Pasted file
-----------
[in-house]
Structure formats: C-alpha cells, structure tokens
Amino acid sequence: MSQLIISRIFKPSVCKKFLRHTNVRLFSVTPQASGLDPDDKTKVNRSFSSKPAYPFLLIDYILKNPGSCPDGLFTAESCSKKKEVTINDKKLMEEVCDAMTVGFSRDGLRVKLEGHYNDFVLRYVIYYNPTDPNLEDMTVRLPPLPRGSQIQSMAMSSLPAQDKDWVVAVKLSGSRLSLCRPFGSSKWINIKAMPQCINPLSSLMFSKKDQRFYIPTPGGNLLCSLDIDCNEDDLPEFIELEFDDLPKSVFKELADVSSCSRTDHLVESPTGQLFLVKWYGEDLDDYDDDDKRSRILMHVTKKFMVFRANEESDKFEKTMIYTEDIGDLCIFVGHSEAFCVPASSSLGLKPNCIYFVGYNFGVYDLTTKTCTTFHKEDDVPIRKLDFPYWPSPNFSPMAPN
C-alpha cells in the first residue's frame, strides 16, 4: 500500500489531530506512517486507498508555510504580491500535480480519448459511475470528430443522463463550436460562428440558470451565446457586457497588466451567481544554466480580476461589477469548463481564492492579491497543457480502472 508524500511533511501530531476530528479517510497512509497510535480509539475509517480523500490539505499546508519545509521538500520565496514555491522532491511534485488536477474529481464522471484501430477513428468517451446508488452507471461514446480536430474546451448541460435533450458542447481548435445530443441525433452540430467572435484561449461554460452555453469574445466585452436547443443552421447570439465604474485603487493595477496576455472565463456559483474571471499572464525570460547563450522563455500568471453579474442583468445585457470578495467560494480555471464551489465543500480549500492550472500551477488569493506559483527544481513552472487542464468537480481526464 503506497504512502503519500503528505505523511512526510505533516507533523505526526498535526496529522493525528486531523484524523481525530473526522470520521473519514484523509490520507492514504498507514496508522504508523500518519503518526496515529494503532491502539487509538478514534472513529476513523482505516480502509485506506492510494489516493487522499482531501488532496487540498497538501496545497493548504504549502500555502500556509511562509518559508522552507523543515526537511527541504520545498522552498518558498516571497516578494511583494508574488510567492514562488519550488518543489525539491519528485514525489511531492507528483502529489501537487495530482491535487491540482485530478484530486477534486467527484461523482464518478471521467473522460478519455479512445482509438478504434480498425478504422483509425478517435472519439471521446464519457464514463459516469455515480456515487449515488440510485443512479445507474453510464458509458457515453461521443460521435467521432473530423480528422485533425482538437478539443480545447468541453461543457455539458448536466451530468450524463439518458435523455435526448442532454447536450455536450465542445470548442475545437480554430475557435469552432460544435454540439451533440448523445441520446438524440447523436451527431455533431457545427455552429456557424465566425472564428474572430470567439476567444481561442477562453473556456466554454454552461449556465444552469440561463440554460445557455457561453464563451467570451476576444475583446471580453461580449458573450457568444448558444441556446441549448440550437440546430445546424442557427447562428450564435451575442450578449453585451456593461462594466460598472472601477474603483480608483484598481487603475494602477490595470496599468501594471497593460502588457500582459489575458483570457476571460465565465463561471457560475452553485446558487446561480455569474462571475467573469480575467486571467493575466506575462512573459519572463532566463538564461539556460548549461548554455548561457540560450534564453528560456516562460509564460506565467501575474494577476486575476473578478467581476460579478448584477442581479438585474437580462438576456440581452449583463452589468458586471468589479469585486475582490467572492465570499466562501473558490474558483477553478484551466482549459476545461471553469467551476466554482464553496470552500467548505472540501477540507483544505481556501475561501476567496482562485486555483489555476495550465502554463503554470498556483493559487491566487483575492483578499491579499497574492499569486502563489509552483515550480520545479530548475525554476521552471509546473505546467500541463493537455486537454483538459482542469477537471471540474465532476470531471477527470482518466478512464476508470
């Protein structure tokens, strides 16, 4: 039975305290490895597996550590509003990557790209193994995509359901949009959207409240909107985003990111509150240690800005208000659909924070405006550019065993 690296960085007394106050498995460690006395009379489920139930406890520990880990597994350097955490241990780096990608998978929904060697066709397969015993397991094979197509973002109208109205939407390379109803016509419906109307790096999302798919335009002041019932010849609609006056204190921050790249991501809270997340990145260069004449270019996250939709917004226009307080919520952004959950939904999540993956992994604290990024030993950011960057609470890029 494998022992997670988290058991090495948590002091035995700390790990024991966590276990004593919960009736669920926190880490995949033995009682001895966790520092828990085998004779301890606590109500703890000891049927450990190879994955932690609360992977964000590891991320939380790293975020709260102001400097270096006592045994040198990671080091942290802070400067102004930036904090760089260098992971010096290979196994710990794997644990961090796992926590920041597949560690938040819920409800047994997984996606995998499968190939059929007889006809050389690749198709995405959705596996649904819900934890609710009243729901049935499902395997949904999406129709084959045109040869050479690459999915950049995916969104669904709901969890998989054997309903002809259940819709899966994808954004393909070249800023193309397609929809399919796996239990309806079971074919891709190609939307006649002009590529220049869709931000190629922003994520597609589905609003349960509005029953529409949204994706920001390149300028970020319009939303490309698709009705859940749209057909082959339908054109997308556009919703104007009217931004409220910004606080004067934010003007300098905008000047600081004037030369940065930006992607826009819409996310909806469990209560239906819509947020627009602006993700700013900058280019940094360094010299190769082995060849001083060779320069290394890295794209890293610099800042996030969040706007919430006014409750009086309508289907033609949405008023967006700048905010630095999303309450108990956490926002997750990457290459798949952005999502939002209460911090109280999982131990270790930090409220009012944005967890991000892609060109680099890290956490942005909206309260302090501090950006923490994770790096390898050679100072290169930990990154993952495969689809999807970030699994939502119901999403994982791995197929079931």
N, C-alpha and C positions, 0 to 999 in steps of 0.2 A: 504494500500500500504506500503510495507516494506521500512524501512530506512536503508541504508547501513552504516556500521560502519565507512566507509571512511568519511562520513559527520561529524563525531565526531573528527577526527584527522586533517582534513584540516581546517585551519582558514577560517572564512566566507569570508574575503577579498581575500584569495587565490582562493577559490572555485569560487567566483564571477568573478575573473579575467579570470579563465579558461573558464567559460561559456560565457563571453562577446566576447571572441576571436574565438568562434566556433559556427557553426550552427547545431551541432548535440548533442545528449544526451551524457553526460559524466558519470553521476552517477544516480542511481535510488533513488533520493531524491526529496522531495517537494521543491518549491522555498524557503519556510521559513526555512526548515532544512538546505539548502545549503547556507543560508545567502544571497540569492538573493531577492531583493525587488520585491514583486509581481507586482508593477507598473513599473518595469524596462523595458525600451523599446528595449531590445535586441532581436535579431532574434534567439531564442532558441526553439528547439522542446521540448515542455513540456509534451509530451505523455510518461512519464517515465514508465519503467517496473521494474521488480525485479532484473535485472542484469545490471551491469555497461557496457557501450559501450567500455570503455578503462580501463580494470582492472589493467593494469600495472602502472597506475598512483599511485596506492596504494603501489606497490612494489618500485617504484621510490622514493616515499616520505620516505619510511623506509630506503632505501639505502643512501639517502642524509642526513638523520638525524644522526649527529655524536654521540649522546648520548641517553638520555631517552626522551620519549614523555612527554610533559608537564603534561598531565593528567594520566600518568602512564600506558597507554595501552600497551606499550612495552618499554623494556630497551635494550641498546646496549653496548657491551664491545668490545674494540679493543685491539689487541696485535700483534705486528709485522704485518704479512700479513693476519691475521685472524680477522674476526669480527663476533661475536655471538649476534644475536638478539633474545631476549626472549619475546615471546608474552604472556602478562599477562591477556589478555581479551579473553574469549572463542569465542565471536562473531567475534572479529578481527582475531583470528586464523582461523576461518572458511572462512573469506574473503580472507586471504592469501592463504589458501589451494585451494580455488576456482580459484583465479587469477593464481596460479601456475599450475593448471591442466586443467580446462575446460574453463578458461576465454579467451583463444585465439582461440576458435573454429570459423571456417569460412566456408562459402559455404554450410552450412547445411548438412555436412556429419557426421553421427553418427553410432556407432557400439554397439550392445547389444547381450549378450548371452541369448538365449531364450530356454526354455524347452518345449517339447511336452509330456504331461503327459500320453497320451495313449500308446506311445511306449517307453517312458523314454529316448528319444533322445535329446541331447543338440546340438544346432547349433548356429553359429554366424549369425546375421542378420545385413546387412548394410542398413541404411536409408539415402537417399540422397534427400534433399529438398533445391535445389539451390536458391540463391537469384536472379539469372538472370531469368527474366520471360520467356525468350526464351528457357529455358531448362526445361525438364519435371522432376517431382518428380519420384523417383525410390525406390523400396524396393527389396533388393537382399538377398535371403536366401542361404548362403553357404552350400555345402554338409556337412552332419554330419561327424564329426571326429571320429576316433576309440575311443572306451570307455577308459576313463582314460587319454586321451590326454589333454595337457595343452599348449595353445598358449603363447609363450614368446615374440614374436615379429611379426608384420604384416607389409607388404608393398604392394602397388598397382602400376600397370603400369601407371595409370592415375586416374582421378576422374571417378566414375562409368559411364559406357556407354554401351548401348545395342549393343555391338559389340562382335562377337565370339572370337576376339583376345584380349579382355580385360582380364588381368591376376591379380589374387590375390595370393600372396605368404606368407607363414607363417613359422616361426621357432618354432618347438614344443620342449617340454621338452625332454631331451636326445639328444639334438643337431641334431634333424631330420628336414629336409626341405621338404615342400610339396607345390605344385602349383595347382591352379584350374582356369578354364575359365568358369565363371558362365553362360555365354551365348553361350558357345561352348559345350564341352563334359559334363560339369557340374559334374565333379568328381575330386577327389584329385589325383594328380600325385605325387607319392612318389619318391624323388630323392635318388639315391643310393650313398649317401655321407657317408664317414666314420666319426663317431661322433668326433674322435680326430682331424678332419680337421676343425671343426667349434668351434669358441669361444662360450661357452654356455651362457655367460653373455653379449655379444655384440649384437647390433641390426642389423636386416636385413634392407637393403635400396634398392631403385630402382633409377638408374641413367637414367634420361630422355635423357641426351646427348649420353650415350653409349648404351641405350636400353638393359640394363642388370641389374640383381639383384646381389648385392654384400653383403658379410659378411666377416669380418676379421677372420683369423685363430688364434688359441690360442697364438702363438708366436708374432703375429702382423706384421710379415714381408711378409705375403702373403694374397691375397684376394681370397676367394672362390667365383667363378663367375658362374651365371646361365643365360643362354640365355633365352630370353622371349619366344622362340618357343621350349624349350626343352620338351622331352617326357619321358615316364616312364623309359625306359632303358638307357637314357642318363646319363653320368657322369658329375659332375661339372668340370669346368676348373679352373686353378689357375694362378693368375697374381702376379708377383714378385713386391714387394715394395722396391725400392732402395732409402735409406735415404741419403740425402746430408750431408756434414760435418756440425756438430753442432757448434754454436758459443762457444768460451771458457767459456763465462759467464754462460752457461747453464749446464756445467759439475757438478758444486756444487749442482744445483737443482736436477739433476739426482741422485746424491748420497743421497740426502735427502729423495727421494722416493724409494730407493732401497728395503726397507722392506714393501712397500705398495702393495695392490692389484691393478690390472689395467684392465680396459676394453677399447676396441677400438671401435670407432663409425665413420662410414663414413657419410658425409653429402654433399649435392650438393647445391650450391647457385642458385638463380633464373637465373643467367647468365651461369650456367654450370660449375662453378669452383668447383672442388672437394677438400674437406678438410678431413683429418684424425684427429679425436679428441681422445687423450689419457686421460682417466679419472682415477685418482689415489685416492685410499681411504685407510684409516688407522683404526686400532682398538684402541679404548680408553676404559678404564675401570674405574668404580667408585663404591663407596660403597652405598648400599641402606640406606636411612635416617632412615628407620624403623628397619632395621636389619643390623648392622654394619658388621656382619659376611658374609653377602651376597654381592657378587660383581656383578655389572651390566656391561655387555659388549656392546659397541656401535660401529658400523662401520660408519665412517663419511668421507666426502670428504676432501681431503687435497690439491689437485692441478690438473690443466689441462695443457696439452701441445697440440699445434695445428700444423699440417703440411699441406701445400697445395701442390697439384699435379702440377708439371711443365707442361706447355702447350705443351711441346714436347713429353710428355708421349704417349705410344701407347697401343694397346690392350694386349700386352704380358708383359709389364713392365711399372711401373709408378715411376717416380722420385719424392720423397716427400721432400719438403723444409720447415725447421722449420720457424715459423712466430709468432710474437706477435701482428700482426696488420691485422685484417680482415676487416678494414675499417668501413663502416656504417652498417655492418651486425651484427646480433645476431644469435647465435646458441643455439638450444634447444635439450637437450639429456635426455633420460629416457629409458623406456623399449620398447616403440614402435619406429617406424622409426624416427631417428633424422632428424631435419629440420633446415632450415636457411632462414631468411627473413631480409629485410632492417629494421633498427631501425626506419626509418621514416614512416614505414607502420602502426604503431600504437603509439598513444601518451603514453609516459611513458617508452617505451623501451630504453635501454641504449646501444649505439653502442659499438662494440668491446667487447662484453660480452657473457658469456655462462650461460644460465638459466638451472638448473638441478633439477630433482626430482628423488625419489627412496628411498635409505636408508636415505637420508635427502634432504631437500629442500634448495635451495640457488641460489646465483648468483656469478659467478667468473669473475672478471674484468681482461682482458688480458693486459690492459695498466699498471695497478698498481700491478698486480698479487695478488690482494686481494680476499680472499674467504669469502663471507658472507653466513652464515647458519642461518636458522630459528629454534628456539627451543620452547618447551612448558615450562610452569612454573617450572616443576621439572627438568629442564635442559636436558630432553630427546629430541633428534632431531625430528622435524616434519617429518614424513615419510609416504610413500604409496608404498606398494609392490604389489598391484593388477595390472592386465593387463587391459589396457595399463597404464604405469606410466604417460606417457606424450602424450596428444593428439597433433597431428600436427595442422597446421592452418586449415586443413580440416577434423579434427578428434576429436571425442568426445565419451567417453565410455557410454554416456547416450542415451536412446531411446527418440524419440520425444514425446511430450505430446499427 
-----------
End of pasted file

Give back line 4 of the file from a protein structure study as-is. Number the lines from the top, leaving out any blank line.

C-alpha cells in the first residue's frame, strides 16, 4: 500500500489531530506512517486507498508555510504580491500535480480519448459511475470528430443522463463550436460562428440558470451565446457586457497588466451567481544554466480580476461589477469548463481564492492579491497543457480502472 508524500511533511501530531476530528479517510497512509497510535480509539475509517480523500490539505499546508519545509521538500520565496514555491522532491511534485488536477474529481464522471484501430477513428468517451446508488452507471461514446480536430474546451448541460435533450458542447481548435445530443441525433452540430467572435484561449461554460452555453469574445466585452436547443443552421447570439465604474485603487493595477496576455472565463456559483474571471499572464525570460547563450522563455500568471453579474442583468445585457470578495467560494480555471464551489465543500480549500492550472500551477488569493506559483527544481513552472487542464468537480481526464 503506497504512502503519500503528505505523511512526510505533516507533523505526526498535526496529522493525528486531523484524523481525530473526522470520521473519514484523509490520507492514504498507514496508522504508523500518519503518526496515529494503532491502539487509538478514534472513529476513523482505516480502509485506506492510494489516493487522499482531501488532496487540498497538501496545497493548504504549502500555502500556509511562509518559508522552507523543515526537511527541504520545498522552498518558498516571497516578494511583494508574488510567492514562488519550488518543489525539491519528485514525489511531492507528483502529489501537487495530482491535487491540482485530478484530486477534486467527484461523482464518478471521467473522460478519455479512445482509438478504434480498425478504422483509425478517435472519439471521446464519457464514463459516469455515480456515487449515488440510485443512479445507474453510464458509458457515453461521443460521435467521432473530423480528422485533425482538437478539443480545447468541453461543457455539458448536466451530468450524463439518458435523455435526448442532454447536450455536450465542445470548442475545437480554430475557435469552432460544435454540439451533440448523445441520446438524440447523436451527431455533431457545427455552429456557424465566425472564428474572430470567439476567444481561442477562453473556456466554454454552461449556465444552469440561463440554460445557455457561453464563451467570451476576444475583446471580453461580449458573450457568444448558444441556446441549448440550437440546430445546424442557427447562428450564435451575442450578449453585451456593461462594466460598472472601477474603483480608483484598481487603475494602477490595470496599468501594471497593460502588457500582459489575458483570457476571460465565465463561471457560475452553485446558487446561480455569474462571475467573469480575467486571467493575466506575462512573459519572463532566463538564461539556460548549461548554455548561457540560450534564453528560456516562460509564460506565467501575474494577476486575476473578478467581476460579478448584477442581479438585474437580462438576456440581452449583463452589468458586471468589479469585486475582490467572492465570499466562501473558490474558483477553478484551466482549459476545461471553469467551476466554482464553496470552500467548505472540501477540507483544505481556501475561501476567496482562485486555483489555476495550465502554463503554470498556483493559487491566487483575492483578499491579499497574492499569486502563489509552483515550480520545479530548475525554476521552471509546473505546467500541463493537455486537454483538459482542469477537471471540474465532476470531471477527470482518466478512464476508470